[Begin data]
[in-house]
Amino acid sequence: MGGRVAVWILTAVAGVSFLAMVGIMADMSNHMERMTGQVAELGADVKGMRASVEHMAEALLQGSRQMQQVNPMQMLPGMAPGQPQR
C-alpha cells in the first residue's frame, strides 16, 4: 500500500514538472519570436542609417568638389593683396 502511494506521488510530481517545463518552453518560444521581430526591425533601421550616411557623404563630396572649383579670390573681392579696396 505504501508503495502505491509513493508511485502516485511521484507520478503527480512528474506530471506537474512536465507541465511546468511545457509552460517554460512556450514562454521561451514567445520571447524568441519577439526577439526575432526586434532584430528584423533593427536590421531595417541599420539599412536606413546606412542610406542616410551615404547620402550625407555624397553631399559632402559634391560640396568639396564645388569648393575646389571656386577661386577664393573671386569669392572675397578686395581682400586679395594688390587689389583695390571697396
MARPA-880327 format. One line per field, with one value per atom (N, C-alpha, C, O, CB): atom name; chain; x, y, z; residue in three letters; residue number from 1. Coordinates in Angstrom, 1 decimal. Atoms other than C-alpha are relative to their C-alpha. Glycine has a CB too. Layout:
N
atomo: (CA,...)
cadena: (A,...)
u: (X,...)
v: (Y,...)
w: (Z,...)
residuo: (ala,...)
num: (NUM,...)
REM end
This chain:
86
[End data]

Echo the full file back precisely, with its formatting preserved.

[in-house]
Amino acid sequence: MGGRVAVWILTAVAGVSFLAMVGIMADMSNHMERMTGQVAELGADVKGMRASVEHMAEALLQGSRQMQQVNPMQMLPGMAPGQPQR
C-alpha cells in the first residue's frame, strides 16, 4: 500500500514538472519570436542609417568638389593683396 502511494506521488510530481517545463518552453518560444521581430526591425533601421550616411557623404563630396572649383579670390573681392579696396 505504501508503495502505491509513493508511485502516485511521484507520478503527480512528474506530471506537474512536465507541465511546468511545457509552460517554460512556450514562454521561451514567445520571447524568441519577439526577439526575432526586434532584430528584423533593427536590421531595417541599420539599412536606413546606412542610406542616410551615404547620402550625407555624397553631399559632402559634391560640396568639396564645388569648393575646389571656386577661386577664393573671386569669392572675397578686395581682400586679395594688390587689389583695390571697396
MARPA-880327 format. One line per field, with one value per atom (N, C-alpha, C, O, CB): atom name; chain; x, y, z; residue in three letters; residue number from 1. Coordinates in Angstrom, 1 decimal. Atoms other than C-alpha are relative to their C-alpha. Glycine has a CB too. Layout:
N
atomo: (CA,...)
cadena: (A,...)
u: (X,...)
v: (Y,...)
w: (Z,...)
residuo: (ala,...)
num: (NUM,...)
REM end
This chain:
86